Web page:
• Students can apply a quantitative and scientific approach to problem solving.
  • Students demonstrate techniques for the creation and graphic analysis of data sets.
  • Students will evaluate and process the laboratory data.
  • Students will demonstrate higher-level mathematical reasoning.

Goal 6 To prepare students to demonstrate information literacy

  • Students will use traditional and contemporary information technology.
  • Students will identify, access, and appropriately use authoritative sources of information.

Total Credit Hours: 61 - 62

First Semester

This course is an opportunity for students to develop the skills necessary to be successful in college. Students learn the importance of the faculty-student and advisor-advisee relationship, develop time management techniques, apply effective study skill techniques, recognize the implications of living in a diverse society, utilize college resources, and explore career and transfer requirements. Collaborative projects are included. Students matriculated in a degree program must take this course in their first term of study.

EN101 English 1: Composition C-3 Cr-3

This course focuses on several kinds of writing-self-expressive, informative, and argumentative/persuasive, and others. A minimum of five essay compositions are required. The course emphasizes the composition of clear, correct, and effective prose required in a variety of professions and occupations.Prerequisites: The required developmental reading (DS051 Essential Reading & Study Skills, or SL115 ESL4: Advanced Reading), and/or writing courses (EN099 Introduction to College English or SL116 ESL4: Advanced Composition) or permission of the instructor or designee.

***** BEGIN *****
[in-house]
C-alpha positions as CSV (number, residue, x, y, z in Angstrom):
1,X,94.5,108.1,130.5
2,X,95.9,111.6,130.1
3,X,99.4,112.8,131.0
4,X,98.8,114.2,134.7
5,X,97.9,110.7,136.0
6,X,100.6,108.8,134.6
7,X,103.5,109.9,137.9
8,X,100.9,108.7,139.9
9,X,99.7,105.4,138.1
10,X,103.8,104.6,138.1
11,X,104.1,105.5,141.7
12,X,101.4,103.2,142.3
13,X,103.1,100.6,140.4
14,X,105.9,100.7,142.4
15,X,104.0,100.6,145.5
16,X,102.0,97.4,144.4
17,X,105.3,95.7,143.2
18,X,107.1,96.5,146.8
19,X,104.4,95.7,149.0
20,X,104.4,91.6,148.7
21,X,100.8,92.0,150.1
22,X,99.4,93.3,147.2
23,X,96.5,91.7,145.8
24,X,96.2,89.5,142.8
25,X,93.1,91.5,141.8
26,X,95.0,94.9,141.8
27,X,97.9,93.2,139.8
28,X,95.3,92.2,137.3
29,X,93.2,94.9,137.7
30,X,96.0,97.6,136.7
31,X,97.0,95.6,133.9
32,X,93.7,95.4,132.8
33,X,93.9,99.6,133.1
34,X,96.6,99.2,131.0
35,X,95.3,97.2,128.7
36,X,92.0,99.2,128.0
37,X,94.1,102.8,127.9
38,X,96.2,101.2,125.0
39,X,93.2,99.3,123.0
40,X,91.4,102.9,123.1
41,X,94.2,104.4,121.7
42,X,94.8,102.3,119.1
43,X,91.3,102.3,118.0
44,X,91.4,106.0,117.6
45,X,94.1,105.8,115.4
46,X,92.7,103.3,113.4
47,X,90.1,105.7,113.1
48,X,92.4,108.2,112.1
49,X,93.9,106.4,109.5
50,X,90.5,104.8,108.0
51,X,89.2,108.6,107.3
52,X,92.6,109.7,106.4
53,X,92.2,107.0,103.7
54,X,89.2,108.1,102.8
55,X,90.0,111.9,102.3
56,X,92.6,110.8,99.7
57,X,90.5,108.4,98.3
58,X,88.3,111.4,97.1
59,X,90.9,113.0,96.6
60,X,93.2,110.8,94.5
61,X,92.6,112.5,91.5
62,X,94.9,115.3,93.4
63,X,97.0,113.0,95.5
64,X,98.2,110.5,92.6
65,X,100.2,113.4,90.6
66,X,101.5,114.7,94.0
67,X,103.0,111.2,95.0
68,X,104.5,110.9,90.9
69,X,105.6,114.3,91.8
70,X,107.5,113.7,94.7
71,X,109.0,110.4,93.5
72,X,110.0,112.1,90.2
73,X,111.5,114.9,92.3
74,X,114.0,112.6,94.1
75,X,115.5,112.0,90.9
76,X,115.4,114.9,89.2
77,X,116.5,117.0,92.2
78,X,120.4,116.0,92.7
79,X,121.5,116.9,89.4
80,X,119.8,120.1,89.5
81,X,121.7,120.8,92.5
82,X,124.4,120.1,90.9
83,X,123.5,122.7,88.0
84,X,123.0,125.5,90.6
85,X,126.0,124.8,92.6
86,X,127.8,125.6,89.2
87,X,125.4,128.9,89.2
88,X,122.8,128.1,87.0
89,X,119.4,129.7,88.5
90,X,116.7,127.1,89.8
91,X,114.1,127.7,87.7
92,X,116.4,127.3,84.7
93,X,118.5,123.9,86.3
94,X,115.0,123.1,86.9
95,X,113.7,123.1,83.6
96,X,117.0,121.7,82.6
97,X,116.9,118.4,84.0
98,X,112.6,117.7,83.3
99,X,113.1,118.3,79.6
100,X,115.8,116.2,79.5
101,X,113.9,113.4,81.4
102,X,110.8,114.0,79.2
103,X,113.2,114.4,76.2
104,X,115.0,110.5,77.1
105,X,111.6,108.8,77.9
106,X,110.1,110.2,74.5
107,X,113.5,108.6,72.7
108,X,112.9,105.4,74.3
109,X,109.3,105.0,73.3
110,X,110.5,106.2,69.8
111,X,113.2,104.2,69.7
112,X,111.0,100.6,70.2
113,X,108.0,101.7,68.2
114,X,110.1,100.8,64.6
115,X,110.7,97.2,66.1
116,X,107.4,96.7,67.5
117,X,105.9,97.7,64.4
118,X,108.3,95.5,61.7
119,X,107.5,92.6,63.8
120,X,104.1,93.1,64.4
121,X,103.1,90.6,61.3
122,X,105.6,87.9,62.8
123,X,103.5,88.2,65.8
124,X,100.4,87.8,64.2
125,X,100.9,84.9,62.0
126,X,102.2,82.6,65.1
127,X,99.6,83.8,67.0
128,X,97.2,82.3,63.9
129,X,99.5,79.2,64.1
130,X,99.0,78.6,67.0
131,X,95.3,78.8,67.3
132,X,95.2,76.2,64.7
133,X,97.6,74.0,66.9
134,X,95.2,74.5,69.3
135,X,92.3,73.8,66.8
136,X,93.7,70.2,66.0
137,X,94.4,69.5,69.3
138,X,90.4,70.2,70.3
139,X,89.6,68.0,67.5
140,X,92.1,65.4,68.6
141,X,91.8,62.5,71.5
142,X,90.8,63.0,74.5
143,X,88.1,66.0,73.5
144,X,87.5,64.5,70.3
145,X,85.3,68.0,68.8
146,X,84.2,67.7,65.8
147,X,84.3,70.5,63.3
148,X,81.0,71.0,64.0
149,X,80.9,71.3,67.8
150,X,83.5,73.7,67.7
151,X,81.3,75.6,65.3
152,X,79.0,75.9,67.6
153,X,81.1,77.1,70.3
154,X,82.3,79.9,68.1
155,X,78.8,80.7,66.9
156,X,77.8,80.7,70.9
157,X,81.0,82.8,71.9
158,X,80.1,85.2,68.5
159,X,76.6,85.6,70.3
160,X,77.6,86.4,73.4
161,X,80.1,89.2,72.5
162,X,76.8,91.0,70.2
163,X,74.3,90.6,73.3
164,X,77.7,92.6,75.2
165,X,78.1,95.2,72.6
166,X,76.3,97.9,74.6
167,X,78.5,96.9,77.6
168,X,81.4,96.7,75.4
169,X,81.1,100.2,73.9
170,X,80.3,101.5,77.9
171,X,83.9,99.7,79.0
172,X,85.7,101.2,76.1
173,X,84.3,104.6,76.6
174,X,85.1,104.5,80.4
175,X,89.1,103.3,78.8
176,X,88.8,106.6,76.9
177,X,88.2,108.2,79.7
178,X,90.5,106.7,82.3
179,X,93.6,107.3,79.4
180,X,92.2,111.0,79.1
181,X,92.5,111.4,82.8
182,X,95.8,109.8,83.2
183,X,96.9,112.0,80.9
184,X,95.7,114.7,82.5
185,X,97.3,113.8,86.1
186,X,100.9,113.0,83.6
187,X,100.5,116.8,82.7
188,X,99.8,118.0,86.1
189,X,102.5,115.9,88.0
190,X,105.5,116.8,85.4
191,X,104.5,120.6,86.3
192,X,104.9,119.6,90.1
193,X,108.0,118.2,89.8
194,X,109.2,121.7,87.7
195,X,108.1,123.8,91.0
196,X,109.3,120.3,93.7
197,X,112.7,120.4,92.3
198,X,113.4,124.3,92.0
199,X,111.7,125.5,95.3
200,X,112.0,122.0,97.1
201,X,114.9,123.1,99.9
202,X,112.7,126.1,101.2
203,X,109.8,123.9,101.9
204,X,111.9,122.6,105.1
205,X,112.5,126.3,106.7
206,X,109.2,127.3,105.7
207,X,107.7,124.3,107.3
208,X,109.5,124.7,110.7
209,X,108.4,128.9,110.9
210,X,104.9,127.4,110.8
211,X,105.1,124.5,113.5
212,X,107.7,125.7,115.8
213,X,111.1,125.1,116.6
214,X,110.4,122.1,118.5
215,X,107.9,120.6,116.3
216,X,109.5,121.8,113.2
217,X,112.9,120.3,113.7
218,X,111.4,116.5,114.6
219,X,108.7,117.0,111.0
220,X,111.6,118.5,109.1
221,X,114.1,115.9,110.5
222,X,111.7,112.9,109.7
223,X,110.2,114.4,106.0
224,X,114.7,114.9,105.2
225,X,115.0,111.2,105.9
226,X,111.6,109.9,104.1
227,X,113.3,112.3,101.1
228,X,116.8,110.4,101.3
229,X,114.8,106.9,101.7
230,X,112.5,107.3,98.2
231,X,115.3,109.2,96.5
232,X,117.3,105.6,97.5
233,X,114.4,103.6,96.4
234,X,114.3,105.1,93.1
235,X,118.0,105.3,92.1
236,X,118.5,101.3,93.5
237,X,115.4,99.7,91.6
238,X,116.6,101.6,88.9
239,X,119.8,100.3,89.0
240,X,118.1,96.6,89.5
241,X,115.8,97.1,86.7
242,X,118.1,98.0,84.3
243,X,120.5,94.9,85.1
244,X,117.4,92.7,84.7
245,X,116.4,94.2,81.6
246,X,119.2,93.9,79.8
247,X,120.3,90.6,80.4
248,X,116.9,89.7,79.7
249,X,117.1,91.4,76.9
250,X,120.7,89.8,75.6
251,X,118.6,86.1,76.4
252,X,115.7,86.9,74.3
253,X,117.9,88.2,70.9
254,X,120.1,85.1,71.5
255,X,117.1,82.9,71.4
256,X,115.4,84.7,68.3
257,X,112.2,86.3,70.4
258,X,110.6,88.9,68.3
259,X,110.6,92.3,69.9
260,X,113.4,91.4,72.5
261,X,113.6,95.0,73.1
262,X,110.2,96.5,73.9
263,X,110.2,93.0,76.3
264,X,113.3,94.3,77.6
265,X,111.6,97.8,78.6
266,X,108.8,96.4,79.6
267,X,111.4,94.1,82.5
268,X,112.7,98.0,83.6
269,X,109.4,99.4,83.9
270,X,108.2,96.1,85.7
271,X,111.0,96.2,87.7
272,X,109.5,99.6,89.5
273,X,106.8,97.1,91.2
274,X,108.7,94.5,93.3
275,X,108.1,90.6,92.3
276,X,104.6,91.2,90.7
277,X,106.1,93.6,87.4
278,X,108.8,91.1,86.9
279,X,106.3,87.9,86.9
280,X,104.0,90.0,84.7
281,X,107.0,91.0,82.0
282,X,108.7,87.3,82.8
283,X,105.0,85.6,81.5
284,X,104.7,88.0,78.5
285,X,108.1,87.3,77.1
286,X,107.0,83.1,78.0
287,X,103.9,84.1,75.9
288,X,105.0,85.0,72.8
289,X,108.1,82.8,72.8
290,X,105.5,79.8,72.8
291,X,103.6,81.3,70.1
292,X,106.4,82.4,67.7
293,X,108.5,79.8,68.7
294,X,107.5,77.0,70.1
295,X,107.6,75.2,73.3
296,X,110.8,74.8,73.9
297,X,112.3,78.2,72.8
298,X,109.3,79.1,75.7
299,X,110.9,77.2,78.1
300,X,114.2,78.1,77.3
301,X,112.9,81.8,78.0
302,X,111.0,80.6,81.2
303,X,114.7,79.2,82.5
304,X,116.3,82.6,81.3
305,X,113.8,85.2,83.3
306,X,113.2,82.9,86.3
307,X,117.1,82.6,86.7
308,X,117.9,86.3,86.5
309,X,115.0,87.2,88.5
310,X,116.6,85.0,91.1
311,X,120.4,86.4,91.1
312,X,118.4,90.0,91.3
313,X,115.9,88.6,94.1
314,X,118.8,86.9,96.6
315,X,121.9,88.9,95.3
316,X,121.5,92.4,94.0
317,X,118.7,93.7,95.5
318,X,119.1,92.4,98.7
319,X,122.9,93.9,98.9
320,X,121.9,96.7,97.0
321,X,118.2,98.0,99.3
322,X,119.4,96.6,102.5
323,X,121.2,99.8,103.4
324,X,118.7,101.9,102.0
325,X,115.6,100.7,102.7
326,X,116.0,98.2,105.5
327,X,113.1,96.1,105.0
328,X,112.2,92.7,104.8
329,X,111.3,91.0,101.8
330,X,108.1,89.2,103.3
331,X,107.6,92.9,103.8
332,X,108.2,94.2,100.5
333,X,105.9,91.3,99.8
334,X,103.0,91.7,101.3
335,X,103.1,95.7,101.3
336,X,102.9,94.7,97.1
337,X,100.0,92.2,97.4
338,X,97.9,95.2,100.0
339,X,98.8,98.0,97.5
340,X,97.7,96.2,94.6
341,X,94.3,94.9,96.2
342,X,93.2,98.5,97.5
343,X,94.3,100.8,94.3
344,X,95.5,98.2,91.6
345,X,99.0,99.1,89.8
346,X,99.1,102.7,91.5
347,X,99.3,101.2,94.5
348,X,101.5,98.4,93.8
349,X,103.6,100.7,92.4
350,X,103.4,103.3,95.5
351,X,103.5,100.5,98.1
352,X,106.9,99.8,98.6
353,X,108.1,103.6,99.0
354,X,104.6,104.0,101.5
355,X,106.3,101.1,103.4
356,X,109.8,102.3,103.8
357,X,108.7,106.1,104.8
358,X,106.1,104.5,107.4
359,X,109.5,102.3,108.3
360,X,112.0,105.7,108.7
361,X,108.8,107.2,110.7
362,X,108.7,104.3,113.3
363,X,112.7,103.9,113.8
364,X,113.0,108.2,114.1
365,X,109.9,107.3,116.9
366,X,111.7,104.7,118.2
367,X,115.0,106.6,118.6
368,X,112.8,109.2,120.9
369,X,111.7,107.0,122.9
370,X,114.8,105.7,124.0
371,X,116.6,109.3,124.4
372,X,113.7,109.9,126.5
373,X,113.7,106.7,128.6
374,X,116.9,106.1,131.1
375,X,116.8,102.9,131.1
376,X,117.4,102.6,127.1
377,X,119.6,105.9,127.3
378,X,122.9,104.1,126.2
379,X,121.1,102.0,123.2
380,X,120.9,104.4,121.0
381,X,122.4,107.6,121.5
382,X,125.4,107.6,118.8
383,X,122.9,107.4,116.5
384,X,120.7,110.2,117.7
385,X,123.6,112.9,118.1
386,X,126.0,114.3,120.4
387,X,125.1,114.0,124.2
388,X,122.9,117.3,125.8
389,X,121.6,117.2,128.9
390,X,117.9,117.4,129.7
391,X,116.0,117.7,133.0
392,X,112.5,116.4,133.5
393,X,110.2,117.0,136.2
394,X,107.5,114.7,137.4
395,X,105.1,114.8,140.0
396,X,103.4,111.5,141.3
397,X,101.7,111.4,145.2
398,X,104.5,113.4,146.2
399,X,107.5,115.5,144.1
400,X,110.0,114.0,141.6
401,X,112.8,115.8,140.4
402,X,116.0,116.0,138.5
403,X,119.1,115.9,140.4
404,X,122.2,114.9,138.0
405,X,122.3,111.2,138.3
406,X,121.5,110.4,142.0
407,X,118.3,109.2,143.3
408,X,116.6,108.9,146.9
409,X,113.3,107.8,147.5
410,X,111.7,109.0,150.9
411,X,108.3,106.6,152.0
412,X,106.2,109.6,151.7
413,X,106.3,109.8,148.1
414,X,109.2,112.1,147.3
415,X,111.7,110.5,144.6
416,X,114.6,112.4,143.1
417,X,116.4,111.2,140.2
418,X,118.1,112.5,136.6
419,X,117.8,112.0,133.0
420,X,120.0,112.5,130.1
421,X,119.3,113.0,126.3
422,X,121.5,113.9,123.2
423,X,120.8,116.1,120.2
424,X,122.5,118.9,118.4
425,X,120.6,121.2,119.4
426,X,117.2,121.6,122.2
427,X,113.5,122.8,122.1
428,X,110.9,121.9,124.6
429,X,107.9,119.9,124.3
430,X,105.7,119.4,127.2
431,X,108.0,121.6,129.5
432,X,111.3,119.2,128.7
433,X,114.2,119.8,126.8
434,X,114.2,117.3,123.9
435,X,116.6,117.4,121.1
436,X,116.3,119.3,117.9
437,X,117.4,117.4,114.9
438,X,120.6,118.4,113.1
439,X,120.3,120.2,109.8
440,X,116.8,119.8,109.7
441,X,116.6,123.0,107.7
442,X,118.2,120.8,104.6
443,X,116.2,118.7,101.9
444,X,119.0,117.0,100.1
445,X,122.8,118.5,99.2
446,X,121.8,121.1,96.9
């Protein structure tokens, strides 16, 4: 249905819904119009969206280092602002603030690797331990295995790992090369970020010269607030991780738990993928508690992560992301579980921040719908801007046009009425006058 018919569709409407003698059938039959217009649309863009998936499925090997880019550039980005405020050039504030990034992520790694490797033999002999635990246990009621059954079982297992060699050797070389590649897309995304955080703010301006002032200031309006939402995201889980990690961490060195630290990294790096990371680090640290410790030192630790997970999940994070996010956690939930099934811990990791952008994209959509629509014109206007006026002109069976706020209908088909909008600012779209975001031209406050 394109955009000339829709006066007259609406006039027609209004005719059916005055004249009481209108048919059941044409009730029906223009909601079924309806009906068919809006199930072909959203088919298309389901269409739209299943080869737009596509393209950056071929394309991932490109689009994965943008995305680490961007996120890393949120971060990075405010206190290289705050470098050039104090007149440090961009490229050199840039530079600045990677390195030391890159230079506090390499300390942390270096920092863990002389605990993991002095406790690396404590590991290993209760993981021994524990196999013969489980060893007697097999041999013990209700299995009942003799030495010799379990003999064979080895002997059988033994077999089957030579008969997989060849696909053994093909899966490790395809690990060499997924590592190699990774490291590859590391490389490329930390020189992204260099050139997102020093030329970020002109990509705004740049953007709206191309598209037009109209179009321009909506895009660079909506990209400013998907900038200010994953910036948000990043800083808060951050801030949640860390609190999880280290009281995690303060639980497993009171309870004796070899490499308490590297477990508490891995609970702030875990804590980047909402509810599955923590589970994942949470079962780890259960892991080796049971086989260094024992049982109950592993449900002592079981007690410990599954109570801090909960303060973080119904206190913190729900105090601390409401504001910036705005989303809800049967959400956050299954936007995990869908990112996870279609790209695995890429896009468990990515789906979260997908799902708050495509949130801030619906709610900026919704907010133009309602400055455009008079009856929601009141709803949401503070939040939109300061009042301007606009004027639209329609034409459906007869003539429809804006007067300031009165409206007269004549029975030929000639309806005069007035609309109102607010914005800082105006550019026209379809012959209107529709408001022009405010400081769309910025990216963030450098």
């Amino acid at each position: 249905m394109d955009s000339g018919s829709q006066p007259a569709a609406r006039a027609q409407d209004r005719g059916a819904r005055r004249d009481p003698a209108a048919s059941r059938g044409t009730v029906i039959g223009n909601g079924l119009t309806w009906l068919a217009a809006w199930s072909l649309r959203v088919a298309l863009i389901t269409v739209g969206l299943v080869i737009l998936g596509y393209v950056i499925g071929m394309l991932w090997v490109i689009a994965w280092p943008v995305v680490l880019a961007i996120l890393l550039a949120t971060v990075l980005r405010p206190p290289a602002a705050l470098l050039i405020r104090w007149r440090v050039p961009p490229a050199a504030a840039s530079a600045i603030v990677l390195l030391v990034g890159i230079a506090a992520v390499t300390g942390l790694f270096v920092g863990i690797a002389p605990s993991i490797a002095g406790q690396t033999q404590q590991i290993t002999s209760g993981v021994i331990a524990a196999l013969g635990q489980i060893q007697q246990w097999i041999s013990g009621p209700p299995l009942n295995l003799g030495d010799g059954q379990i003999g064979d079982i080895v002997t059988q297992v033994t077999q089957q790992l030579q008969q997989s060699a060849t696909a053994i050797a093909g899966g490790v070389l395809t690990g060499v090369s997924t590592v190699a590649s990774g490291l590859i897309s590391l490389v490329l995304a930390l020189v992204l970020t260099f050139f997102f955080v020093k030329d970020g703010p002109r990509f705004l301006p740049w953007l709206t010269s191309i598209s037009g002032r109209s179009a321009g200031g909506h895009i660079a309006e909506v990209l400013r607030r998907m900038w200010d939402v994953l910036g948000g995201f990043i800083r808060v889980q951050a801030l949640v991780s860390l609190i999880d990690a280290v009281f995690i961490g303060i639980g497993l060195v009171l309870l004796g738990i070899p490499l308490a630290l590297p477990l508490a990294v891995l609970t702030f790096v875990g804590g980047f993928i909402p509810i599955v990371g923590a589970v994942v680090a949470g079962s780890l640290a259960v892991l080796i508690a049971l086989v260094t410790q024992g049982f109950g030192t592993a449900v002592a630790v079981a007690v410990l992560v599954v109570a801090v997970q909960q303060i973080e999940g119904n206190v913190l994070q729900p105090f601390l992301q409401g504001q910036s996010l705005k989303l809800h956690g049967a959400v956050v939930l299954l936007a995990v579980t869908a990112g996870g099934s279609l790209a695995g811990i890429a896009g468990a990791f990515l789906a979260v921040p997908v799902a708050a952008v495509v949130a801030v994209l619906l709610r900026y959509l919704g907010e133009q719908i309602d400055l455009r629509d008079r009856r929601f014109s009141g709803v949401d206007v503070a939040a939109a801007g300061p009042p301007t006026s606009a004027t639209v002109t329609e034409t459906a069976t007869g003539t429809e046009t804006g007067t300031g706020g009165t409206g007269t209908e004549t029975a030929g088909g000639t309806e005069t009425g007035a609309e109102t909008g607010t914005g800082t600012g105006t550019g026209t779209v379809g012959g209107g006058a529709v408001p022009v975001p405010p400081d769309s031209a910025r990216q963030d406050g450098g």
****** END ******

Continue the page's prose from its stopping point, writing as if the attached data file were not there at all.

This is the first in a sequence of three courses in analytic geometry and calculus for students intending to transfer to programs requiring a thorough background in calculus. Topics include limits and continuity, differentiation of algebraic and trigonometric functions, and indefinite and definite integration. Applications are included. Prerequisite: An appropriate placement test result or MA150 Precalculus.